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Snapshots from Ground Zero


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September 20 is our first day at Ground Zero. Getting here is difficult, because security is tight and there are miles to walk before the scene unfolds. Walking down Broadway with cameraman Paul Makarushka, I get my first overwhelming view of what used to be the World Trade Center.

Snapshot: A heavy rain turns the smoking disaster scene into a hissing, steaming pile of rubble. We trudge through the empty streets, eyes and noses stinging, our throats raw. The rain-soaked air is so foul with debris, it hurts to breathe. Protective masks are not much of a defense. Imagine taking a bite out of a building. Imagine what tons of steel, concrete, rubber and wiring would taste and smell like.

Snapshot: By nightfall, the rain clears. We are uptown, at the Rescue One fire station, where 11 members of the company are dead or missing. A blue Explorer pulls up, and a small woman gets out. Her eyes are deep wells of pain. Michelle Little has flown 3,000 miles from Encinitas. Her brother, David, was one of the first firefighters to rush into the doomed towers. Immediately, she is enfolded in the arms of her brother’s friends and colleagues. They are weeping. But with the tears, there is strength.

In front of the station, a young man stops his car. “The Star-Spangled Banner” is playing loudly on the radio. The man steps out of his car and salutes the scene before him. Michelle Little swipes at her tears and struggles for control. As the song ends, she points to the firefighters, who are saluting the American flag. Suddenly, she is calm. “This is why I came,” she says.

Snapshot: Days and nights have passed. No more rescues. The possibility of people lying buried in the twisted wreckage makes my stomach churn. I watch rescuers coming out of Ground Zero, dogged determination on their faces. But 11 days into the job, there are also signs of resignation. I stop one man and ask, “What are you finding? Where are the victims?”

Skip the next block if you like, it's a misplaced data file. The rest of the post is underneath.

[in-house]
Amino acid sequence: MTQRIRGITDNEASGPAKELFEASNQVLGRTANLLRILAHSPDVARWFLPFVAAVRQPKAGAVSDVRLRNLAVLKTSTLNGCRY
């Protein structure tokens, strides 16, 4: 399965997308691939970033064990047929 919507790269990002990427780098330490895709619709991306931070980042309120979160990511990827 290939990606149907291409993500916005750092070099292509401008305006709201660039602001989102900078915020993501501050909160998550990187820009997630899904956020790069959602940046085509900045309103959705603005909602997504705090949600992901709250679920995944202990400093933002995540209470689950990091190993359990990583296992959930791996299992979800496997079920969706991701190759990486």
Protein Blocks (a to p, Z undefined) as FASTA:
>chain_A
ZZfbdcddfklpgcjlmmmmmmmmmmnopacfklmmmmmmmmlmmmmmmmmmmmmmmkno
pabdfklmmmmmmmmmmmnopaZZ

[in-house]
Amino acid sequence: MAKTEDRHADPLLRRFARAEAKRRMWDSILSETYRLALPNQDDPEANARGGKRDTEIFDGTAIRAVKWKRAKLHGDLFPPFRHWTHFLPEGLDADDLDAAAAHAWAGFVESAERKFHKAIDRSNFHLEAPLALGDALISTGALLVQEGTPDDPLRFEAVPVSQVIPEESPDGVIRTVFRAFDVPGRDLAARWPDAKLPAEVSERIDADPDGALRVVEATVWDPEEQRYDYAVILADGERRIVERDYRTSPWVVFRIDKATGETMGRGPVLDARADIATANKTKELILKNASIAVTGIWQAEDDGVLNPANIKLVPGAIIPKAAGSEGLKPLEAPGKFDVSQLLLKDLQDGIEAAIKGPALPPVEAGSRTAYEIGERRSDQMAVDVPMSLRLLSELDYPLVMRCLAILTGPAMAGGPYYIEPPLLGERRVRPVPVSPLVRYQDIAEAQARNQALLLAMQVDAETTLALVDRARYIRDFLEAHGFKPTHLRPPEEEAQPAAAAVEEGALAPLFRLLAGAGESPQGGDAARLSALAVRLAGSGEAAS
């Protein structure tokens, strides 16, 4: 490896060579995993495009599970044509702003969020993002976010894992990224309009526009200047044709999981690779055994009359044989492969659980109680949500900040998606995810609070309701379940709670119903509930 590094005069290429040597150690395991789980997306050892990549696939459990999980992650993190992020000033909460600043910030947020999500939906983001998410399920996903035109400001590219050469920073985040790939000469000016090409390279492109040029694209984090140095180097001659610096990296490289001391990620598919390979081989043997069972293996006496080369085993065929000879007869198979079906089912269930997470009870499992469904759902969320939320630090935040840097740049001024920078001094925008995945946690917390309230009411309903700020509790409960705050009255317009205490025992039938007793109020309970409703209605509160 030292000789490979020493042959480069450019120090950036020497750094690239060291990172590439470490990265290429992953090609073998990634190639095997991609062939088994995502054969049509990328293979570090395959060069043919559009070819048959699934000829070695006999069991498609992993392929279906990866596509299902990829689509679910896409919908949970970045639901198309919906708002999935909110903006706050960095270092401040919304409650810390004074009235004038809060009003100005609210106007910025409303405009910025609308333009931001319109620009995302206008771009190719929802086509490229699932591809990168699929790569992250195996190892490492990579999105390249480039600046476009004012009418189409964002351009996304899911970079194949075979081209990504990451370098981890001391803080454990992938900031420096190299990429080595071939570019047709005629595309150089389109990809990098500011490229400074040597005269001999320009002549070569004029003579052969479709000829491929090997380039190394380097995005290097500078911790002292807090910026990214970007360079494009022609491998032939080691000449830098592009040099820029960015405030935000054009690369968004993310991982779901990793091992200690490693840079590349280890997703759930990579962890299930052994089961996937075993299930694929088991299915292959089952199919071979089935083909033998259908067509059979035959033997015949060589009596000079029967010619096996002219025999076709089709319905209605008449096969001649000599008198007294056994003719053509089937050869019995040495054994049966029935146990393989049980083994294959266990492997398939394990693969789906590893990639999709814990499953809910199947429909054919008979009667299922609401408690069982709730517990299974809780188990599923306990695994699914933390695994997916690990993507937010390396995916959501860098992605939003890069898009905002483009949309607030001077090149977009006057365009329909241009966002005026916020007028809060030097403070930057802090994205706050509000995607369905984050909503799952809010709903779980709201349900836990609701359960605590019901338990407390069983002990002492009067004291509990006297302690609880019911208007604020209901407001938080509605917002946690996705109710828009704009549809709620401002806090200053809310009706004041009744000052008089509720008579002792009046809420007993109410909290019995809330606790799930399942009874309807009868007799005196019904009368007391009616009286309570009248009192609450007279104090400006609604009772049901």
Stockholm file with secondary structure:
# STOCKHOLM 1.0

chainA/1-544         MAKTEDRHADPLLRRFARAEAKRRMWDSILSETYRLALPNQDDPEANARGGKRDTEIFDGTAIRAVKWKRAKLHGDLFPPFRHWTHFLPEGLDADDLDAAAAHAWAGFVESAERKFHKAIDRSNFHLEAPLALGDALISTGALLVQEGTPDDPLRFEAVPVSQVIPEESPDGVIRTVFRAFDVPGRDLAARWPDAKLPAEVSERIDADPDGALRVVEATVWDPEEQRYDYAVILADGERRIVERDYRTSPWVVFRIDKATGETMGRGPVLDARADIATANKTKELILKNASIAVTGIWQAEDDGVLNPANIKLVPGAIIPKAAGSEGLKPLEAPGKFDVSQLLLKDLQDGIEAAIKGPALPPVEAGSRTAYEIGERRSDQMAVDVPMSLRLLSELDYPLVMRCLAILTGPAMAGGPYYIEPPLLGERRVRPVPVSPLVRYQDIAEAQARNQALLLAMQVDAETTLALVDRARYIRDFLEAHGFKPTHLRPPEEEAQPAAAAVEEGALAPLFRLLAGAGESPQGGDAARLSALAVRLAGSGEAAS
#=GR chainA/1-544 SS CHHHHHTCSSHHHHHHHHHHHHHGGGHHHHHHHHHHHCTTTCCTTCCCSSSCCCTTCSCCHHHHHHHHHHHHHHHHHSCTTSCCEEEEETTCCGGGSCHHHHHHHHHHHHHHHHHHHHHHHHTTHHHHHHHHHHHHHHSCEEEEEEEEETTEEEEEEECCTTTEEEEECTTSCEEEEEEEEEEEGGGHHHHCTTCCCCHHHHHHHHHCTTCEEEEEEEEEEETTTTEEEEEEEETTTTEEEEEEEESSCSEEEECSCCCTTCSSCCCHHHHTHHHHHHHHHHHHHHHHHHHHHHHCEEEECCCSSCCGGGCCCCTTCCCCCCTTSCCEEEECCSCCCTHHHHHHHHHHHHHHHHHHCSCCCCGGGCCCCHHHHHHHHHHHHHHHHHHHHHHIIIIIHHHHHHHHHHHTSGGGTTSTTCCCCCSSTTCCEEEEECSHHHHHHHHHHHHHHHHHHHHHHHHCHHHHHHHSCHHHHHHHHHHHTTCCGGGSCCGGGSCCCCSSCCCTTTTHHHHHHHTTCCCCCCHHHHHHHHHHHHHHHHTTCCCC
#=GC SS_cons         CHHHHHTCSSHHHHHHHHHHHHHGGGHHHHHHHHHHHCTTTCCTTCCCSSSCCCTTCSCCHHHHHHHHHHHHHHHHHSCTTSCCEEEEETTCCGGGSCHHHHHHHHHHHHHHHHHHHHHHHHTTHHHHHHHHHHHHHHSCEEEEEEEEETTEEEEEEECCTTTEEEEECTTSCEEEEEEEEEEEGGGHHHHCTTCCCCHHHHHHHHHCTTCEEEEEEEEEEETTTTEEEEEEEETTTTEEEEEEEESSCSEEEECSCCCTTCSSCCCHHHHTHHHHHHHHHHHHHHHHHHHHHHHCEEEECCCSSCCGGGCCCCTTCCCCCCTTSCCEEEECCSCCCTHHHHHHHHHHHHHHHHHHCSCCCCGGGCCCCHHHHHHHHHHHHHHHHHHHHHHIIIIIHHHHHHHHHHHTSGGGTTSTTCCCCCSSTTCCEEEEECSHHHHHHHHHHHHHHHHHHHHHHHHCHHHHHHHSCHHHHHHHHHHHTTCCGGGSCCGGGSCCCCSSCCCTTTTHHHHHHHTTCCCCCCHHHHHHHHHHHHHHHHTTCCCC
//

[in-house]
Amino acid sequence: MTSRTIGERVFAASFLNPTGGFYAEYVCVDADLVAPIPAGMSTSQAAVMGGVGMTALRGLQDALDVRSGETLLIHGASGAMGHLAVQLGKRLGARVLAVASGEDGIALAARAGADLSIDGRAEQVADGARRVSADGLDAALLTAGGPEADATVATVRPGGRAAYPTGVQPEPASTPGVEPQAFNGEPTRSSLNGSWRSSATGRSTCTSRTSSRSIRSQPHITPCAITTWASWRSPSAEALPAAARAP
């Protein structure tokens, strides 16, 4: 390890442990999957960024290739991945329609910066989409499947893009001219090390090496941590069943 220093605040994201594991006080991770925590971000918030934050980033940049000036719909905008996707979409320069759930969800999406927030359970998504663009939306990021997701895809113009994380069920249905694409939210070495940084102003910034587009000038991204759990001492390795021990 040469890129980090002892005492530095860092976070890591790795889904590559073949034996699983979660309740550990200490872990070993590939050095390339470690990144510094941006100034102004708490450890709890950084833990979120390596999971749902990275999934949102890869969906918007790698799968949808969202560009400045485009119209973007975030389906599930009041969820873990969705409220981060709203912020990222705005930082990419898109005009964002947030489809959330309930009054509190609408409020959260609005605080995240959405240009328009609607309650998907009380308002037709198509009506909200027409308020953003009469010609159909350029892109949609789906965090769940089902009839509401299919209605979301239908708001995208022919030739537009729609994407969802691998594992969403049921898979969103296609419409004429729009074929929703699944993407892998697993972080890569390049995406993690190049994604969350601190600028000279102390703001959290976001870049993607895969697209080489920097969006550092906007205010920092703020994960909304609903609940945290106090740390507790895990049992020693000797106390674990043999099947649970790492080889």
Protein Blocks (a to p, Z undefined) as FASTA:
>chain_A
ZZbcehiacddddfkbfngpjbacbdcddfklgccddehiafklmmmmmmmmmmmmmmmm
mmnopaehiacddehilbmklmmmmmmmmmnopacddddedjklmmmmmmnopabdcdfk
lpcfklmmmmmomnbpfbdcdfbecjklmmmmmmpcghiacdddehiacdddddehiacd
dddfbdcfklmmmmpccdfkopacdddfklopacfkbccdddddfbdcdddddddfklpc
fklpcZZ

His reply resonates in my mind. “The victims are here,” he says, touching his arms. “They are here,” and he touches his hair. “They’re on my shirt, on my pants, on my boots.” I look at him in awful recognition. He is covered in fine, gray dust. The World Trade Center has become a crematorium.

Snapshot: September 23 is a day to remember the dead. At Yankee Stadium, thousands wait in long security lines. Children are frisked, bags searched. Outside, rescue workers, friends and family of the victims—and those who simply want to pay their respects—snap up patriotic memorabilia. Handing out tickets to the memorial is a fire lieutenant. In his crisp white dress uniform, he could be an actor playing a part, except his craggy face is worn, his eyes haunted. We talk about the memorial, security measures, the attacks. “Did you lose any?” I ask.

Slowly, the lieutenant’s face crumples. Tears fill his blue eyes, and I count the seconds of silence, watching him struggle with a sorrow that threatens to break loose. “Eight,” he finally says. “We lost eight.”

Each night, alone in my hotel room above Times Square, sleep eludes me. Despite long days in exhausting conditions, I’m restless. My mind keeps flipping through the snapshots. I keep my emotions at bay as best I can, because I’m here to do a job. But I know the pictures will never fade, and the tears are yet to come.

Suzanne Rico is an anchor/reporter for KNSD-TV (NBC 7/39). She has worked at news stations in Los Angeles and Chicago and has covered the Columbine shooting, the crash of Alaska Airlines 268, the Los Alamos fires and the World Trade Organization riots in Seattle.
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